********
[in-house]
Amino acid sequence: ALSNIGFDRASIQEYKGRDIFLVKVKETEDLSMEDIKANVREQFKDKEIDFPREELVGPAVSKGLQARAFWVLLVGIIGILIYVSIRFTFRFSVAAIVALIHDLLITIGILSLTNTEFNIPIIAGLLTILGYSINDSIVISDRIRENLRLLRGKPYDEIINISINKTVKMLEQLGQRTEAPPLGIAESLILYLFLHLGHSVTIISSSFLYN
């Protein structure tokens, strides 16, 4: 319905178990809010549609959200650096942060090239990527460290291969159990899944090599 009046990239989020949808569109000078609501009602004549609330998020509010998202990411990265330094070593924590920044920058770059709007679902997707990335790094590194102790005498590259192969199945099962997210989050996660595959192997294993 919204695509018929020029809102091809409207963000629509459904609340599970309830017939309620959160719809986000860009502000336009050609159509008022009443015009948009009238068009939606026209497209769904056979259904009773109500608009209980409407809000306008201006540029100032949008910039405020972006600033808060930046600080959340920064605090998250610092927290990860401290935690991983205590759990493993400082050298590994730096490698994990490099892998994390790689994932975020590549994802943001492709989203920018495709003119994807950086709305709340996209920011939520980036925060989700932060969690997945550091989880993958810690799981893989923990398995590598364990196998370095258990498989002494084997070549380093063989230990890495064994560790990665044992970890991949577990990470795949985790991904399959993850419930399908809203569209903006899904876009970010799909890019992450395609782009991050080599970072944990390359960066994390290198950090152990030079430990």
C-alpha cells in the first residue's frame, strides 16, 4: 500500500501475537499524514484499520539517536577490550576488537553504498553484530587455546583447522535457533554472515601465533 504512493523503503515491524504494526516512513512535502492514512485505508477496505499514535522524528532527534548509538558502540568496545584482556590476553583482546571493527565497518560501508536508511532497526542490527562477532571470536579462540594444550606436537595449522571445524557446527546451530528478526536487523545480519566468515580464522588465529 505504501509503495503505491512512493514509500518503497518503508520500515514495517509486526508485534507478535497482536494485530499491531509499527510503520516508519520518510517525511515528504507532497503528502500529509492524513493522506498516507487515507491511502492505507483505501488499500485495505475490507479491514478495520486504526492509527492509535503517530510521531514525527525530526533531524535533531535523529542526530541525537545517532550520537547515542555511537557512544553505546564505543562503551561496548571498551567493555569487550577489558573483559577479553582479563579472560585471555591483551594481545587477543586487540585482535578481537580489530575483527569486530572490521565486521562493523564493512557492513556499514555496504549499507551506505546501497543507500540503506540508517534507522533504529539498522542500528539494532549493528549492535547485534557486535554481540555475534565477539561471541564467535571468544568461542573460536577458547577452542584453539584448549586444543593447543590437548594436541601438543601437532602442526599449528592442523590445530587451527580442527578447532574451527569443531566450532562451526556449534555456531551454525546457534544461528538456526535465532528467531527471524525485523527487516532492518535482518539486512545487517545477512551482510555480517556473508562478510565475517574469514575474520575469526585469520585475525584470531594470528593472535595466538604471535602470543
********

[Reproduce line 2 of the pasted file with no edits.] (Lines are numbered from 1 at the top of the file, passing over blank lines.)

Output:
Amino acid sequence: ALSNIGFDRASIQEYKGRDIFLVKVKETEDLSMEDIKANVREQFKDKEIDFPREELVGPAVSKGLQARAFWVLLVGIIGILIYVSIRFTFRFSVAAIVALIHDLLITIGILSLTNTEFNIPIIAGLLTILGYSINDSIVISDRIRENLRLLRGKPYDEIINISINKTVKMLEQLGQRTEAPPLGIAESLILYLFLHLGHSVTIISSSFLYN